Five Songs, 9/9/2017
The Nation of Ulysses, "Maniac Dragstrip"
There's a search for authenticity in rock music that goes back decades, where bands are judged to be real or poseurs based on a variety of markers, many of which make no sense at all. And in this view of music, artifice is usually heavily discouraged. A band that is self-consciously trying to be different, to make art as opposed to just blasting raw emotion is seen as inauthentic. I get it, the drive for the visceral, particularly in rock. But clinging to this structure leaves out so much interesting experimentation, and ultimately can be so limiting, that you just want to sometimes embrace artiness.
So, we come to the Nation of Ulysses, post-hardcore band on Dischord that only issued two albums, but what two albums they were. They were packed full of intellectual rambling, vague philosophizing, and an endless series of provocations that provided an underpinning to their noisy take on punk rock. It's impossible to tell how serious they were about all the political trappings, and it didn't really matter. Their restless approach to both music and lyrics served them extremely well, and their albums are still interesting to this day. Here's to artifice!
Has-Lo, "Subliminal Oppression"
I discovered Has-Lo through his guest work with J-Zone, but here he's on his own. This comes from In Case I Don't Make It, an introspective album that reminds me of Mr. Lif's I Phantom in a lot of ways. Anyway, I really like this album a lot.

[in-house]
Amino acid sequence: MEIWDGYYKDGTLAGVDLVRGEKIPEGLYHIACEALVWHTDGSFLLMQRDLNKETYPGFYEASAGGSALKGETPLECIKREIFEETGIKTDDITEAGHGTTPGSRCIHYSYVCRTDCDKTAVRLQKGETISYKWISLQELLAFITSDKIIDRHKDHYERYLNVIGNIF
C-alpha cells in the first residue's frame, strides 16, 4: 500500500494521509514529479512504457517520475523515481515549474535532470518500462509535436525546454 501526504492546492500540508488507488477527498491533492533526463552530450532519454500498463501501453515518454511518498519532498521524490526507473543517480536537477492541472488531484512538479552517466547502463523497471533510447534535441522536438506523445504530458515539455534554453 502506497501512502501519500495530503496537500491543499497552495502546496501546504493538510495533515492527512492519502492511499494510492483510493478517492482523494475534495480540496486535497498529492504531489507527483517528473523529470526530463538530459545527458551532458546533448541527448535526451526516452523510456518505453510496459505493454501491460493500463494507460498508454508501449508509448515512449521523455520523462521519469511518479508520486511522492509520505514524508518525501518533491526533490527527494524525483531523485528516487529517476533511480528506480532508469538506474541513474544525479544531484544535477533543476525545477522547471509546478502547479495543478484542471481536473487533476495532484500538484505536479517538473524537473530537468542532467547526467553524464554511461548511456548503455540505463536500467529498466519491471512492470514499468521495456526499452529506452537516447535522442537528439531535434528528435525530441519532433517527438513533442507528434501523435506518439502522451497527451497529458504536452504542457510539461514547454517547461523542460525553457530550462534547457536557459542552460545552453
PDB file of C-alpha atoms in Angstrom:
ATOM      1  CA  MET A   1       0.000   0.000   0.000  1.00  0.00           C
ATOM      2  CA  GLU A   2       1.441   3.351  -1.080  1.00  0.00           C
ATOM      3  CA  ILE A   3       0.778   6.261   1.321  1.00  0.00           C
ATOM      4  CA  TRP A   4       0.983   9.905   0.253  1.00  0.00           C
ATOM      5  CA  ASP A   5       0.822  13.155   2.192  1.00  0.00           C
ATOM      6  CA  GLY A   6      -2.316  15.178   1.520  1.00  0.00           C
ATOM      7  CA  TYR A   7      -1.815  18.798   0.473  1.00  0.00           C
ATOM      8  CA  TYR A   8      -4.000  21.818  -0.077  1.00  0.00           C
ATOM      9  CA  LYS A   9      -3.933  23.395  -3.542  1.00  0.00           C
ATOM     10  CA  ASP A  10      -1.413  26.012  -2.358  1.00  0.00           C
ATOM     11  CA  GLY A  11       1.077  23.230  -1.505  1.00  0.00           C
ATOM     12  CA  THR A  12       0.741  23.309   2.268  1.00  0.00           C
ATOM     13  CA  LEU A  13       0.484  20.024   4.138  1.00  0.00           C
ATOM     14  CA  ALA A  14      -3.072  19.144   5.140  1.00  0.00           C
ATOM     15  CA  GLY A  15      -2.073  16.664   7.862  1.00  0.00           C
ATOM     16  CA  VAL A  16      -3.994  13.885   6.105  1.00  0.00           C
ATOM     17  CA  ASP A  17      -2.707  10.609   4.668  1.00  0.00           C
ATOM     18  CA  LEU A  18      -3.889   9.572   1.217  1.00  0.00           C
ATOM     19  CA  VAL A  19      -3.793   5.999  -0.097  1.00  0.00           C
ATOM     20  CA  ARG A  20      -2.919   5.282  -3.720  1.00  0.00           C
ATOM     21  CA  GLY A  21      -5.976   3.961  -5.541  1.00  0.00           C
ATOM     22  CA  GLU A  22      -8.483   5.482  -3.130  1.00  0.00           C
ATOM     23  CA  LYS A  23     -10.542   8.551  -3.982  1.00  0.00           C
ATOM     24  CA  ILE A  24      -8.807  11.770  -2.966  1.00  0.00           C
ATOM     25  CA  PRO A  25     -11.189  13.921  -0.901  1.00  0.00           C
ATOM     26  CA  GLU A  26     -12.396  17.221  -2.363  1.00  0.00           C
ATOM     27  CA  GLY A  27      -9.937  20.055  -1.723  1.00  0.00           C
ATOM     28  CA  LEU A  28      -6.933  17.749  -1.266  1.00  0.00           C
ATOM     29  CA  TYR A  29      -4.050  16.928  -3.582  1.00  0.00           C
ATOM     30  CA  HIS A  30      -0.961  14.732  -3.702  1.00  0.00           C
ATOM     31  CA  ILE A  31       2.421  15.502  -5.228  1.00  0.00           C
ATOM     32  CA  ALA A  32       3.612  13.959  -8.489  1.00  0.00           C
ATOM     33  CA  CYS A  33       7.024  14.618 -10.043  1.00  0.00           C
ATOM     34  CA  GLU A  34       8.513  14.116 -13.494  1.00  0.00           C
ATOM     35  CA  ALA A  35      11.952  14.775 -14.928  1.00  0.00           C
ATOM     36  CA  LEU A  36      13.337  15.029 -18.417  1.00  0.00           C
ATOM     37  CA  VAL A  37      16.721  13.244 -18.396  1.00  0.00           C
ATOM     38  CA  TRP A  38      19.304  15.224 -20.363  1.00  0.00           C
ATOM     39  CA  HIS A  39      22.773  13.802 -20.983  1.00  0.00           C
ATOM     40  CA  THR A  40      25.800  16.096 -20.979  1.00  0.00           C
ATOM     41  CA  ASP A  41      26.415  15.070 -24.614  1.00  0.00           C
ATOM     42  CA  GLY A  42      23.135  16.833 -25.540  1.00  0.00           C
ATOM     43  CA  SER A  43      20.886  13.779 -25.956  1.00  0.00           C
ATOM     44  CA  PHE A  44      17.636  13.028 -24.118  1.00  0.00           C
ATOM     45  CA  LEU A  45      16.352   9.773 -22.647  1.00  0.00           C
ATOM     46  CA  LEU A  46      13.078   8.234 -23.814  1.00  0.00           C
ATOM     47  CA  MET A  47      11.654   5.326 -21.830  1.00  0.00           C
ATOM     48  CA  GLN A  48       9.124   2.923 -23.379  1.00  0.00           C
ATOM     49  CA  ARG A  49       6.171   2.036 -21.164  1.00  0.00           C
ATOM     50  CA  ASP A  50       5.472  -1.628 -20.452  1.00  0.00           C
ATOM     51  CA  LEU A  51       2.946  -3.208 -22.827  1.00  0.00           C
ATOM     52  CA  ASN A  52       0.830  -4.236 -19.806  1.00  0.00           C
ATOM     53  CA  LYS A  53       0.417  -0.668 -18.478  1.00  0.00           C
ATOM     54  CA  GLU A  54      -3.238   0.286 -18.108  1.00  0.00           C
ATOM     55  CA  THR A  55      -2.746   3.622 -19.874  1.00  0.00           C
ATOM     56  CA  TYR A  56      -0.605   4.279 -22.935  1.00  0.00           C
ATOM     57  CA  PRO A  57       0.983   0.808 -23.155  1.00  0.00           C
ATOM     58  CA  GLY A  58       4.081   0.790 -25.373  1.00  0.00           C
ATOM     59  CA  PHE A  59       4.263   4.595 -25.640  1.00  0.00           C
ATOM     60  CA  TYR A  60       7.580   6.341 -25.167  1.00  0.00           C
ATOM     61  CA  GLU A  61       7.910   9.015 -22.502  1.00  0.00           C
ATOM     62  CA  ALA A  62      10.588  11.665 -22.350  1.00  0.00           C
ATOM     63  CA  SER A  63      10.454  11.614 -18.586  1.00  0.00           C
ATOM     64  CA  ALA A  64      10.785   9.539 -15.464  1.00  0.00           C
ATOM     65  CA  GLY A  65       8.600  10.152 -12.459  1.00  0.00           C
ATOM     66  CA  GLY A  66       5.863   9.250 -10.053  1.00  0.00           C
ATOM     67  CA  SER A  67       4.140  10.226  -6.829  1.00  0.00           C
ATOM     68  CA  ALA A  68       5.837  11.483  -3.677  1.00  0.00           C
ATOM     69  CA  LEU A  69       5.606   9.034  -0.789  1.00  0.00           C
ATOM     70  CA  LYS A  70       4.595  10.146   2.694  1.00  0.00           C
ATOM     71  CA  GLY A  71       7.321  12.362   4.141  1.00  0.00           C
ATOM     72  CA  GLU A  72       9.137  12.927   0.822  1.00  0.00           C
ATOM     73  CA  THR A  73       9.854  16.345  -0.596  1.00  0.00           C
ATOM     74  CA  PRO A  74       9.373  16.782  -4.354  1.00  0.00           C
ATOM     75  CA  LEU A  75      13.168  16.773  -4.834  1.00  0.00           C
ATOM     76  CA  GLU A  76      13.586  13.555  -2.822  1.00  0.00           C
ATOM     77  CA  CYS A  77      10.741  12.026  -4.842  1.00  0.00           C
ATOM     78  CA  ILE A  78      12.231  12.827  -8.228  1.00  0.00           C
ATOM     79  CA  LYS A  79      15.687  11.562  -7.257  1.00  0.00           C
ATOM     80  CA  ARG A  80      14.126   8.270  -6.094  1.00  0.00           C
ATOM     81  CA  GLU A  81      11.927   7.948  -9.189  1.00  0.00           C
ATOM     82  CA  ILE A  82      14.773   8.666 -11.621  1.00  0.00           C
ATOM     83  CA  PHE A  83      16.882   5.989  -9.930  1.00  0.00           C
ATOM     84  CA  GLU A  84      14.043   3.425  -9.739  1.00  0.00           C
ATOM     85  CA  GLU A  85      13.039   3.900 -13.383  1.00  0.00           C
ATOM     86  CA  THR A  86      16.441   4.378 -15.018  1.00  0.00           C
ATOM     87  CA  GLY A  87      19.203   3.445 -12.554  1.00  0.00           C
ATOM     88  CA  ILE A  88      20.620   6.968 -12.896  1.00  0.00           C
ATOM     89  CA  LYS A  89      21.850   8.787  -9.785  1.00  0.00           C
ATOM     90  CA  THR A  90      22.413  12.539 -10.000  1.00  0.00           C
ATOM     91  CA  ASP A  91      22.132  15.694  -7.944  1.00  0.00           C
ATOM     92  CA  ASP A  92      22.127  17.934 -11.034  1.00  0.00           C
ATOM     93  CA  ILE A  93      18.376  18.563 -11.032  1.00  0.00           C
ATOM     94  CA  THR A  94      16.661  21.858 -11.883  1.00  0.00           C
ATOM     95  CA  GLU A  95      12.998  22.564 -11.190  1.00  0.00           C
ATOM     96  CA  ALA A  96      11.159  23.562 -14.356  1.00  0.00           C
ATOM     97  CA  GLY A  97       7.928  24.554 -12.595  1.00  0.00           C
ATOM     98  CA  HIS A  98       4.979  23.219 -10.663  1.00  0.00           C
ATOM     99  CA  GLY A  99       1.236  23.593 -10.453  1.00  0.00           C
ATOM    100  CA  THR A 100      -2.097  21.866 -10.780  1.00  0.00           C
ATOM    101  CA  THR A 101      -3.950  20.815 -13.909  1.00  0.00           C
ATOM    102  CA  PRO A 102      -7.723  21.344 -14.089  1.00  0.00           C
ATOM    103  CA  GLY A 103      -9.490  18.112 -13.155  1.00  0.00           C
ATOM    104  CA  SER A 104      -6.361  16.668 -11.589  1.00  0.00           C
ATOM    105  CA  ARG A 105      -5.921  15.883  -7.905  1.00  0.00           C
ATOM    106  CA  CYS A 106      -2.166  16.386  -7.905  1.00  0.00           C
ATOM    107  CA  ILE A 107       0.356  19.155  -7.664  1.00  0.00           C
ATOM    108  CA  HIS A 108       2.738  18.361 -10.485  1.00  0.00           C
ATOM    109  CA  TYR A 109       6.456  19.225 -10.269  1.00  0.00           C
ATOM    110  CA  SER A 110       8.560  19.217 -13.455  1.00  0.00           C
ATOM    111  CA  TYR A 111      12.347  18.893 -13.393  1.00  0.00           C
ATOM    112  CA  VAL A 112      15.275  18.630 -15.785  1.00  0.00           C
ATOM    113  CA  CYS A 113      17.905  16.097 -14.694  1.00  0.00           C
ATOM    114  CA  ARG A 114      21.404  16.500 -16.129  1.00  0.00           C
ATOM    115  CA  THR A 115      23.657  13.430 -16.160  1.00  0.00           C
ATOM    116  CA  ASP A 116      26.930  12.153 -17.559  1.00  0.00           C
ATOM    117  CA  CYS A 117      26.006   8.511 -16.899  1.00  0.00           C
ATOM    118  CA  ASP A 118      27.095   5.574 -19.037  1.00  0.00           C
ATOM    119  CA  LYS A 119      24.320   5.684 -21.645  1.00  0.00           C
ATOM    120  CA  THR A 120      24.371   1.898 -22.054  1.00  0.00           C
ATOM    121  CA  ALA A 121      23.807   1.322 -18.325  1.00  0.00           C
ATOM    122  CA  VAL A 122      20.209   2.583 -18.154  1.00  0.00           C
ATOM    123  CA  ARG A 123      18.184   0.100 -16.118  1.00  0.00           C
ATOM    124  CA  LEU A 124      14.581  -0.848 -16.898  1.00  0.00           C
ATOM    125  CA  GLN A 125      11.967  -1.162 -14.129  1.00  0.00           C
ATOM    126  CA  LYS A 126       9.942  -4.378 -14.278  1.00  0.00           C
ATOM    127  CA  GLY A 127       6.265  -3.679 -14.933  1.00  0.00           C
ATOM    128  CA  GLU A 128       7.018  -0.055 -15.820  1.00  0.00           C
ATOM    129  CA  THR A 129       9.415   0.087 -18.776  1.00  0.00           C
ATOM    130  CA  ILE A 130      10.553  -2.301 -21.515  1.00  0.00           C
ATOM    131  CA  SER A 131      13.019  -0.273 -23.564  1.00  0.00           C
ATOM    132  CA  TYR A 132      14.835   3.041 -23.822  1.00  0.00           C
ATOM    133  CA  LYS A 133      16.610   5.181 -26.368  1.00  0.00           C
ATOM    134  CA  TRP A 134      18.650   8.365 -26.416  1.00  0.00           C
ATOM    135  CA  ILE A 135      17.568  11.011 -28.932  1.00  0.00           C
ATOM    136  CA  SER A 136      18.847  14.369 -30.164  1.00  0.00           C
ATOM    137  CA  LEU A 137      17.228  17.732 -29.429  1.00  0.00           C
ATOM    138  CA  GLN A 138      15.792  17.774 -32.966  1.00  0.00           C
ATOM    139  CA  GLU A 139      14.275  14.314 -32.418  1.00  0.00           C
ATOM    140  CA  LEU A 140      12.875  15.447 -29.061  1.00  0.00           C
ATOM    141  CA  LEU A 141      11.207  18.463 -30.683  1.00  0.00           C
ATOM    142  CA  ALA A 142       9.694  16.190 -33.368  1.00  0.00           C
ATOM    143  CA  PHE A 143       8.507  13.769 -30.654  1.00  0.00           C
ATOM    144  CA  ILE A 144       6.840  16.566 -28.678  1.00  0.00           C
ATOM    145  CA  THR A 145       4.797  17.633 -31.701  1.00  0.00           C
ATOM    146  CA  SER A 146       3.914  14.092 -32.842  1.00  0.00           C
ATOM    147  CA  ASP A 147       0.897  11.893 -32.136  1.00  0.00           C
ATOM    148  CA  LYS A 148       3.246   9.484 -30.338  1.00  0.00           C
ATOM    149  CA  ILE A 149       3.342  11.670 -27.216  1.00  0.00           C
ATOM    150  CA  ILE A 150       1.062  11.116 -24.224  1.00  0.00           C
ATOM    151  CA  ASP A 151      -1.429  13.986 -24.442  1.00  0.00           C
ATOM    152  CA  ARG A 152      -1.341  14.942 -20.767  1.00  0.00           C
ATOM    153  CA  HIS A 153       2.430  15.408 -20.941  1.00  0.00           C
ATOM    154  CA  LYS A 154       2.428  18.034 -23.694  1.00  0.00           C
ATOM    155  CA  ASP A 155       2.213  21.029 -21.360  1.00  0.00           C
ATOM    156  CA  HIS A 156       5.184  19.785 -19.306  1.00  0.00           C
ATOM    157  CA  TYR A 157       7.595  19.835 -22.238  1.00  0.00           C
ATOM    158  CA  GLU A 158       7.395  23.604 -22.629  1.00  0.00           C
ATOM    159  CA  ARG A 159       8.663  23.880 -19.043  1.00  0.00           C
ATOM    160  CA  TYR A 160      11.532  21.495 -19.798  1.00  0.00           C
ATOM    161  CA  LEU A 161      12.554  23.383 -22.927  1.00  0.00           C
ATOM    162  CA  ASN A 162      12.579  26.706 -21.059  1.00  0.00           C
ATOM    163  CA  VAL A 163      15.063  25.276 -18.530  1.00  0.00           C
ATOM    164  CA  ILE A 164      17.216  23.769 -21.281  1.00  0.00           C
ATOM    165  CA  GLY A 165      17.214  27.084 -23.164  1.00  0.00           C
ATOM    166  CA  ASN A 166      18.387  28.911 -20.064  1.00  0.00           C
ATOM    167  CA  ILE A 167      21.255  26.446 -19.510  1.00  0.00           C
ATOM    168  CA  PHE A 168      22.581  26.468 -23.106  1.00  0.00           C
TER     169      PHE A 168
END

Shining, "21st Century Schizoid Man"
OK, let's just go full on multi-layer artiness here! This, of course, is a cover of the legendary prog band King Crimson. But Shining is taking it in an industrial metal kind of direction here, just to add another layer on top of the original song's flashy artistry. This song is the closer to the fantastic Blackjazz, an album where Shining attempts to answer what happens when you meld the aesthetics of mid-period Nine Inch Nails with black metal and add a saxophone. Magic, that's what happens.
The Miracle, "Going To A Go-Go"
This time, Motown takes us to 1965, with yet another blast of pure sunshine.
The Cows, "A Gift Called Life"
Aaaand, so much for sunshine. The Cows were the most prolific and longest lived of the various Amphetamine Reptile bands, creating their own brand of noise rock featuring Shannon Selberg's unique lyrics and vocal approach atop an always interesting base of bracing punk. They actually made nine albums over their career, and starting with 1991's Cunning Stunts had a great run up through Whorn (the album this comes from).